What Others Are Saying
A review of this week’s news from the Arab English Language Press and from the UK.
The American University in Beirut hosts Israel apartheid week
The Daily Star Lebanon reported this past Wednesday: This week, Lebanon, a wary neighbor to Israel and home to some 400,000 Palestinian refugees, is taking up the call long demanded by anti-Zionist activists. The American University of Beirut (AUB) is hosting the first Israeli Apartheid Week ever held in the Arab world outside of Palestine. Between March 1 and March 6, AUB will host debates, film screenings, art workshops and visits to refugee camps in the hopes of mobilizing “the next generation of students in the spirit of resistance to apartheid and injustice,” according to the Israeli Apartheid Week website. Today, Israeli Apartheid Weeks take place in over 40 cities across the world, from Caracas, Venezuela to Melbourne, Australia. The week forms the symbolic backbone of the BDS movement, with South African anti-apartheid activists also playing a role. Last year, Former African National Congress member Ronnie Kasrils inaugurated events in New York, London, and Toronto. “The importance of coordinated Israeli Apartheid Weeks around the globe is that it shows international solidarity with Palestinians living under occupation and in exile,” said Matthew Cassel, who is moderating a talk about Israeli apartheid policies later this week. “As the so-called ‘international community’ remains silent to Israel’s numerous violations of international law, it’s important that those of us who care about peace and justice continue to make our voices heard.”
Hate war on Britain’s campuses to be ‘stamped out.’ There is now a ‘virus of extremism’ on Britain’s university campuses that is at risk of turning into a pandemic
The UK Jewish Chronicle reports this week: British Board of Deputies agree an ‘uncompromising’ plan to stamp out extremism sweeping universities There is now a “virus of extremism” on Britain’s university campuses that is at risk of turning into a pandemic, according to the Board of Deputies. Growing parental concern at the safety of Jewish students at UK universities has led the community leadership to take the unprecedented step of developing an official strategy for combating extremism on campus. The strategy draws on recent experience of campaigning against extremist Muslim speakers at Manchester and London universities who are known to hold views deeply hostile to Israel. A five-point action plan can be revealed for the first time here:
● Proactive monitoring of visits from extremists with the co-operation of the Community Security Trust and the Union of Jewish Students.
● Immediate, vigorous response to any visits that do take place, including warnings to vice-chancellors on the track record of extremists.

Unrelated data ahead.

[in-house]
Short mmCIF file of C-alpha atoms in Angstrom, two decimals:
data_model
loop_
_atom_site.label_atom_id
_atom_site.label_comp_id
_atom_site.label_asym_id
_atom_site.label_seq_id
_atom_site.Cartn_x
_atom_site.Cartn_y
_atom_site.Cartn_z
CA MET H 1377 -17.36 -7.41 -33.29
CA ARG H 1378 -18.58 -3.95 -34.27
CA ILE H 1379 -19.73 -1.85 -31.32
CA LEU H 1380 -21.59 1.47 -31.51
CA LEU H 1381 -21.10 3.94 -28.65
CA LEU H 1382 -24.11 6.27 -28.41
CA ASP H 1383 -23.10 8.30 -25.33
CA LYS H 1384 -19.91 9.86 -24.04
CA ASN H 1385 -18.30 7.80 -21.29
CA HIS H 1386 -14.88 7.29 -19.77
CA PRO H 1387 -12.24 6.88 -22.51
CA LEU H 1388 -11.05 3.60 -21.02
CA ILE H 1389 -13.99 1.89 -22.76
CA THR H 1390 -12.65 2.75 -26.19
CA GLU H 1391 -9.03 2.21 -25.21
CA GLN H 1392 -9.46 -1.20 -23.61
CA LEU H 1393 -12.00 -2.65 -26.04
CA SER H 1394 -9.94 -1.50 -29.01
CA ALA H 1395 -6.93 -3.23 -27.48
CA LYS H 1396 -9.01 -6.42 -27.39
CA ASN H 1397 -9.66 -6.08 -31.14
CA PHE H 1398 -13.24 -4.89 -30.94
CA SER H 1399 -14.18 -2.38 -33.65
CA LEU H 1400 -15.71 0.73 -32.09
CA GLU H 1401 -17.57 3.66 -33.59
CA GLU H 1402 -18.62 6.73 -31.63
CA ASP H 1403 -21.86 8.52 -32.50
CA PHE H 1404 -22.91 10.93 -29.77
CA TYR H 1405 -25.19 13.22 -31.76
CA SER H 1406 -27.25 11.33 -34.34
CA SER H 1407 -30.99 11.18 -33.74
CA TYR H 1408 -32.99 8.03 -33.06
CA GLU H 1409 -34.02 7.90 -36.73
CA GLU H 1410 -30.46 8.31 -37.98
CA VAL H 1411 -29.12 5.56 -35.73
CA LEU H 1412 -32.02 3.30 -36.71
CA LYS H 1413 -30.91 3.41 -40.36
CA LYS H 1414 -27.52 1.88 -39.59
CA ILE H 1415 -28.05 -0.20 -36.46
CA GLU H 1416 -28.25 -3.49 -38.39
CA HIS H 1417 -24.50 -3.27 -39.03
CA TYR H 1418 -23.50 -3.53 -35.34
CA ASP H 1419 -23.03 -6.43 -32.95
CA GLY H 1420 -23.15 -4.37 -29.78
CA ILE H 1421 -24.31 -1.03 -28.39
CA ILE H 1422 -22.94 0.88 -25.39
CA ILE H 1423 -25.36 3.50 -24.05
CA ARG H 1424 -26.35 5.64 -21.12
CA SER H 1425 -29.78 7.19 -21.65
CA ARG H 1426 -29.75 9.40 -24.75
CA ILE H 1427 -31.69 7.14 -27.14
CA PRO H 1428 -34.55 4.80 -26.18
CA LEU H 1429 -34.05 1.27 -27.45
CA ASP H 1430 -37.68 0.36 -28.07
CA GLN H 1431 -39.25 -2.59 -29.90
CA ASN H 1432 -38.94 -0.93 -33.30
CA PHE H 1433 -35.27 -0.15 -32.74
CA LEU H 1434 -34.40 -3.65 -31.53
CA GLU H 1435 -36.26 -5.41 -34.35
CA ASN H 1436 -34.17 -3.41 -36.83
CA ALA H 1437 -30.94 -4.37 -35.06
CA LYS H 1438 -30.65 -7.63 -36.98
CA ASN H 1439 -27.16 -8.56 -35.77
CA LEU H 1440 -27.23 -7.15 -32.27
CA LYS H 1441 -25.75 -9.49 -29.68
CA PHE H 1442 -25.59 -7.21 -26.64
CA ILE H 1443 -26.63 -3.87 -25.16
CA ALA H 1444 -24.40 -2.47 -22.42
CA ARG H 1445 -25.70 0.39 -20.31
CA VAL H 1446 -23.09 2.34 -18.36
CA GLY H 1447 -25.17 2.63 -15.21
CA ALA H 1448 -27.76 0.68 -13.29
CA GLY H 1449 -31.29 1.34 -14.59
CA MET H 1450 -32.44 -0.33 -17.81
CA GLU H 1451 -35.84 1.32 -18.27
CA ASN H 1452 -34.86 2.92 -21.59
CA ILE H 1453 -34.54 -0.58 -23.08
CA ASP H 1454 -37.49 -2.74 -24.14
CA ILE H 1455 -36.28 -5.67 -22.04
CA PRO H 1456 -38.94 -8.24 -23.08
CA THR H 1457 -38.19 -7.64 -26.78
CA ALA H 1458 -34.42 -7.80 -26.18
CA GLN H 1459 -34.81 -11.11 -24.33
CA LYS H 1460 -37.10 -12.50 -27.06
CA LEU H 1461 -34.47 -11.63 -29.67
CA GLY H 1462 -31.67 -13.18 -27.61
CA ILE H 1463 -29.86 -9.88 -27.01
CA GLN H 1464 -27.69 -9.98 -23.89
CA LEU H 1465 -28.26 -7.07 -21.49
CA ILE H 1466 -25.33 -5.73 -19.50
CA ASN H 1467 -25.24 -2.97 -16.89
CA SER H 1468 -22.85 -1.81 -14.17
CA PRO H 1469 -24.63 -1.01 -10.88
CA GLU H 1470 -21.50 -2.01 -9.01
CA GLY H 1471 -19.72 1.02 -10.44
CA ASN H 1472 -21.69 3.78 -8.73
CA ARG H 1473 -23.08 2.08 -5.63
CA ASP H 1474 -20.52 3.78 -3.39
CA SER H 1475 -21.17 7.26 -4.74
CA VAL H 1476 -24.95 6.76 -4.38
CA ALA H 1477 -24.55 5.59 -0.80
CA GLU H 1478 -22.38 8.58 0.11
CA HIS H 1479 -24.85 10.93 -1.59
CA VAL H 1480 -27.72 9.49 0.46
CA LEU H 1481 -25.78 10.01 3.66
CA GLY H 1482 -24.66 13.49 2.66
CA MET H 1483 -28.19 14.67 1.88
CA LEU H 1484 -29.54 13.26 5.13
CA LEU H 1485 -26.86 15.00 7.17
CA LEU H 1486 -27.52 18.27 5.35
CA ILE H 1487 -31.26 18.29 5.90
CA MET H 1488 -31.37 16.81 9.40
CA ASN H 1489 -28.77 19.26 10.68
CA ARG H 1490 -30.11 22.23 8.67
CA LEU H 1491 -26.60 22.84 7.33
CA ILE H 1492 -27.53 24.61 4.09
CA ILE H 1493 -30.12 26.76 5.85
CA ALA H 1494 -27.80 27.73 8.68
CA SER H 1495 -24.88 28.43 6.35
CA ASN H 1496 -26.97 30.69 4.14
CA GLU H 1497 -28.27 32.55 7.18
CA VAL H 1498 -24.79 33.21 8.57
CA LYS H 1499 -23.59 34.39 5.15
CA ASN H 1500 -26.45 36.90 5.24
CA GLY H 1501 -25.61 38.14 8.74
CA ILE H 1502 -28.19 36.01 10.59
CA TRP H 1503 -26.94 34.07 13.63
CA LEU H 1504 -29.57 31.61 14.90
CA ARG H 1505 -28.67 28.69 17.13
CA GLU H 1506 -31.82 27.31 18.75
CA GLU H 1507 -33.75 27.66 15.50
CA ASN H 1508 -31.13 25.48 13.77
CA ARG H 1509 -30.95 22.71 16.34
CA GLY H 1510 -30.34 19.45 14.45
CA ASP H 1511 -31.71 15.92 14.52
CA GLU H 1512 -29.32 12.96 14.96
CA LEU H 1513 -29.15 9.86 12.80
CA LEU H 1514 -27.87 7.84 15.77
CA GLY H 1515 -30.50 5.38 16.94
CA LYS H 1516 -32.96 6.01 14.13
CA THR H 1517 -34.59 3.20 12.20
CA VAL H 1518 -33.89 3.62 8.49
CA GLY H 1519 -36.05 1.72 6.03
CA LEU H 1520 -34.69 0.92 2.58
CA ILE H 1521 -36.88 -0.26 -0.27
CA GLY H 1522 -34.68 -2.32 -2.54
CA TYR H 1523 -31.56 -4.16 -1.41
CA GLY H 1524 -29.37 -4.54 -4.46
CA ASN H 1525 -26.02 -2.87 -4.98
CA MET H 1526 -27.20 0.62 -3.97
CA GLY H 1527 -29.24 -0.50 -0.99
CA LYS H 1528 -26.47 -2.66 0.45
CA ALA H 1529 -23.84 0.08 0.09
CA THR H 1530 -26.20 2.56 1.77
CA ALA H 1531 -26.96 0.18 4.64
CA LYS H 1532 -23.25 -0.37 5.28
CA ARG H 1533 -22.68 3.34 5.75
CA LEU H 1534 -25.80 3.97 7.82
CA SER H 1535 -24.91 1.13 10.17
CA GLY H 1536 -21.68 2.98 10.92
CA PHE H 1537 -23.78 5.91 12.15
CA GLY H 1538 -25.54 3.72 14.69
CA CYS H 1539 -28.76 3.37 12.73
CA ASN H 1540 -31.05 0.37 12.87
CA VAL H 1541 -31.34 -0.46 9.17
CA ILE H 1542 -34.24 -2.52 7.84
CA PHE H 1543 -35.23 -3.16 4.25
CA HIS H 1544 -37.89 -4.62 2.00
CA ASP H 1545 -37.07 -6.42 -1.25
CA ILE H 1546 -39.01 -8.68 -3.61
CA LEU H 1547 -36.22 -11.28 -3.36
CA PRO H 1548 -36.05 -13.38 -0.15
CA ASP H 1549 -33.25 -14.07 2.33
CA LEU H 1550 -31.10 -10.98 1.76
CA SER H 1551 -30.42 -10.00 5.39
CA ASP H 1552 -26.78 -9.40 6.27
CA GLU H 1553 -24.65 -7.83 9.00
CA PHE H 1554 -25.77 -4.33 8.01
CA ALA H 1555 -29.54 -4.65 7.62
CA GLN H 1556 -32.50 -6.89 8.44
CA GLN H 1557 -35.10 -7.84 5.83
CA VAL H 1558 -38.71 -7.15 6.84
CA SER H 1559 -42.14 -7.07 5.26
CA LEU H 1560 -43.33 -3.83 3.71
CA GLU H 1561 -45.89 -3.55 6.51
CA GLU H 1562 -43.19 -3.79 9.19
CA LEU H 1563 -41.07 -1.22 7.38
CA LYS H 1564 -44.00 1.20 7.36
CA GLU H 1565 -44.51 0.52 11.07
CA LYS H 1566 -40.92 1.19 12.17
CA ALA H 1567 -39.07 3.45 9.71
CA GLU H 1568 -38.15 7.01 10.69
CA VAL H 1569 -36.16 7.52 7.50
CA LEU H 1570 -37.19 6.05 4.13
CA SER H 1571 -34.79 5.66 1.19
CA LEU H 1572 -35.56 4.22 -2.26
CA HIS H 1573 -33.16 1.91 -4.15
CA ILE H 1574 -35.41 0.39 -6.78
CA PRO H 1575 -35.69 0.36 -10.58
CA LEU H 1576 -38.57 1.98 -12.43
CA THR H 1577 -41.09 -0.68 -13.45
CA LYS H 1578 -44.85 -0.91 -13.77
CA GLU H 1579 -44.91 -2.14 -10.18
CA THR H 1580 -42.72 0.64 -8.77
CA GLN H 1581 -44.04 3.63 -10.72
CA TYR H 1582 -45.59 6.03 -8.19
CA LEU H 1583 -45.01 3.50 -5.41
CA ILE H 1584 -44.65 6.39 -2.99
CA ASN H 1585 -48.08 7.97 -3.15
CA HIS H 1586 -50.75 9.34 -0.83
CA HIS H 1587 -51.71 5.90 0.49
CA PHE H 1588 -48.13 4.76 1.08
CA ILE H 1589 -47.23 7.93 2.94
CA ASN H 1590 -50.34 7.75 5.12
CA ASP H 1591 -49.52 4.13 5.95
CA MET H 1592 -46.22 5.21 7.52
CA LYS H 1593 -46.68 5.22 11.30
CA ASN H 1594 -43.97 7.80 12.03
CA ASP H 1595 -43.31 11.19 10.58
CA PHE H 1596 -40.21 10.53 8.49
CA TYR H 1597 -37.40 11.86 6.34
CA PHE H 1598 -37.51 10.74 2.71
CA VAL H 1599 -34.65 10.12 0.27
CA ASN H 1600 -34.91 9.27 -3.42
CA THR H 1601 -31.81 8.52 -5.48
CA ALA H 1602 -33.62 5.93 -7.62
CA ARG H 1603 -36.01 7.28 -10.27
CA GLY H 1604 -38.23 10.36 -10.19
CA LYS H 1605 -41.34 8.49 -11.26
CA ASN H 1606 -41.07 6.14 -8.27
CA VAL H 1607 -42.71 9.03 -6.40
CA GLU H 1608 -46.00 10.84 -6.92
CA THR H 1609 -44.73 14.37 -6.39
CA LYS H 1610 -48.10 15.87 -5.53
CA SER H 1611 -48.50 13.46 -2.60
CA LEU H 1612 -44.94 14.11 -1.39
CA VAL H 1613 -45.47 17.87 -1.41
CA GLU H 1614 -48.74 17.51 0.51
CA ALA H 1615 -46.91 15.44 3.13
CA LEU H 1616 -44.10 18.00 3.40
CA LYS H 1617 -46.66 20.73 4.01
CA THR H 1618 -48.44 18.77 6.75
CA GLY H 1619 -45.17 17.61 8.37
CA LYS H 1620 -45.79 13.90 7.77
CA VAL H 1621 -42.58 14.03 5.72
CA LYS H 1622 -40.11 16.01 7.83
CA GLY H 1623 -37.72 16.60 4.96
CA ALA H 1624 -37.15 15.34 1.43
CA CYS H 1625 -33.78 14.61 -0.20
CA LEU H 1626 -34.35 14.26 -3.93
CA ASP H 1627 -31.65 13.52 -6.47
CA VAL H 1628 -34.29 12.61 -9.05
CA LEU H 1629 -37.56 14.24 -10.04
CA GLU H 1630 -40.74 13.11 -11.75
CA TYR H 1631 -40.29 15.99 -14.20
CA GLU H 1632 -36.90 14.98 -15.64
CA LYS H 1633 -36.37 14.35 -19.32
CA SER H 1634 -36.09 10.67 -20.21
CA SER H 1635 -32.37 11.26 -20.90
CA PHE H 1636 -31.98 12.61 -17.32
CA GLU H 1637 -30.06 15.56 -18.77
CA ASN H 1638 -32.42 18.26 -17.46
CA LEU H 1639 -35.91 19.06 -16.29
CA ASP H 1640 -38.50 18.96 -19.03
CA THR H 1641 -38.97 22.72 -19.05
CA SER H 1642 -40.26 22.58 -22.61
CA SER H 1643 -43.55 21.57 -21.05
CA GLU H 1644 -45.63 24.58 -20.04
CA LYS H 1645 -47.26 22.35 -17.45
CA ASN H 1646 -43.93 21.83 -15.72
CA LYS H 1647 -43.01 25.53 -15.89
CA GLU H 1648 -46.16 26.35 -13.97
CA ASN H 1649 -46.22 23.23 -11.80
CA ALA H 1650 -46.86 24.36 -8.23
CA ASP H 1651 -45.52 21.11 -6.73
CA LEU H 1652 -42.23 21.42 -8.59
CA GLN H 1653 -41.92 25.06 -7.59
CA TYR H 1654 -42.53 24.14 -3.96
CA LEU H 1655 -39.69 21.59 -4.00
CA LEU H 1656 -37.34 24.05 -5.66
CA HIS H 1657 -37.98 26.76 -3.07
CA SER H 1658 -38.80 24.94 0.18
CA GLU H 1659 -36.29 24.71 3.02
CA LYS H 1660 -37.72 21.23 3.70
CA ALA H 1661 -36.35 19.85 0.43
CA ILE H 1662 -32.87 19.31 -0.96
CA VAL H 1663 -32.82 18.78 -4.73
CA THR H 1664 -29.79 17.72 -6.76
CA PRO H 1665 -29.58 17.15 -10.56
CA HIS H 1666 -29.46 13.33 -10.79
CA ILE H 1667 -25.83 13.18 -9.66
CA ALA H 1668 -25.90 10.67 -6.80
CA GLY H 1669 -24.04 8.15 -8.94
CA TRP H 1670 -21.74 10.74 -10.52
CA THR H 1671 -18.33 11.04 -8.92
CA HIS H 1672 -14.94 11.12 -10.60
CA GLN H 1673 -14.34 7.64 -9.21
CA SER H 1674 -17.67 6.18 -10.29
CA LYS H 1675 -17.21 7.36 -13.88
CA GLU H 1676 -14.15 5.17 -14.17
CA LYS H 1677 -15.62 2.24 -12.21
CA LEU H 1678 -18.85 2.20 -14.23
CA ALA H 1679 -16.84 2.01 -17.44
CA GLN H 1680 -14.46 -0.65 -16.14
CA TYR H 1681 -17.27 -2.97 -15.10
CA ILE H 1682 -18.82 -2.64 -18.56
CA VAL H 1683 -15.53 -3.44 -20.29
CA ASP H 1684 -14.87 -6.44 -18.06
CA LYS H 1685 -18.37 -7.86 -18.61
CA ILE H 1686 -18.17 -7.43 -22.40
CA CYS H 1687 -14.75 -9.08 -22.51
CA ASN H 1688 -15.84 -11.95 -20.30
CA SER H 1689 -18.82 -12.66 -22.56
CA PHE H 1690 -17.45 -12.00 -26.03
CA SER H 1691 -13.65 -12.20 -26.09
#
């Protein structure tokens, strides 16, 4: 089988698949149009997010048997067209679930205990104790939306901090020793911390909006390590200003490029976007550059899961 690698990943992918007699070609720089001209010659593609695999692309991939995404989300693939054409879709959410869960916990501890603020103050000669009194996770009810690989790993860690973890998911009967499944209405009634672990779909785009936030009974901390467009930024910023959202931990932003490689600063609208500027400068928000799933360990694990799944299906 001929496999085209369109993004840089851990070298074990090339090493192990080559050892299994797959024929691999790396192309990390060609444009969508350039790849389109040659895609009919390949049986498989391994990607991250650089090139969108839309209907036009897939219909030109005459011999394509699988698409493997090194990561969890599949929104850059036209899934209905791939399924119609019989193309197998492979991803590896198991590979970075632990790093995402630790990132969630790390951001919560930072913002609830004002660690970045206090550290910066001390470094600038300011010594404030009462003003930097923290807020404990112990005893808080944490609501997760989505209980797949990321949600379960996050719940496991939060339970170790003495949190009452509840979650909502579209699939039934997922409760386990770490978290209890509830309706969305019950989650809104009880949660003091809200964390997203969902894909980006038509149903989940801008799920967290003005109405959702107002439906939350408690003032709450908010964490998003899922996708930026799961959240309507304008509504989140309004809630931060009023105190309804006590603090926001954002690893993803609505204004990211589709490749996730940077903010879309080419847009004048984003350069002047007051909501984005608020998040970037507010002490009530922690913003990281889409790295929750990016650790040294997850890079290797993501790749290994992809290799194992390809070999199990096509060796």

● Withholding the use of university premises by extremists.
● Insistence that participants sign strict written undertakings that hate speech will not be used and agree to filming by university authorities.
● Increased pressure on ministers to tackle extremism while working closely with the Grant Inquiry into campus radicalisation.
At the same time, guidance on the limits of free speech is currently being developed by the Board and the CST.
And in an article “Call over university anti-semitism” published by Britain’s Press Association: Ministers were urged to cut funds to universities that fail to tackle anti-semitism.
Former [British] foreign office minister Denis MacShane (Rotherham) made the suggestion during Commons question time. He said: “Will you consider reducing funds to those universities which fail to take action to stop the propagation of Jew-hate and anti-semitism on campus?” Higher education minister David Lammy acknowledged it is a “very serious issue”. He said: “We must remain vigilant. I don’t believe that there is a widespread problem across British universities in relation to this, but I recognise that it is patchy and we must be vigilant and not allow anti-semitism anywhere on campuses in this country.”
Syria suggests Israel planted nuclear traces by air
The Jordan Times reported on Friday, March 5: Syria suggested on Thursday that Israel dropped uranium particles onto Syrian soil from the air to make it look as if a covert nuclear weapons plant was being built there, diplomats at a UN nuclear watchdog meeting said.
Damascus has strongly denied US intelligence that a complex in the Syrian desert bombed to ruins by Israel in 2007 had been a nascent nuclear reactor, North Korean in design and geared to making plutonium for atomic bombs.
But International Atomic Energy Agency (IAEA) chief Yukiya Amano last month lent independent support to Western suspicions for the first time by saying uranium traces found in a 2008 visit by inspectors pointed to nuclear-related activity on the ground.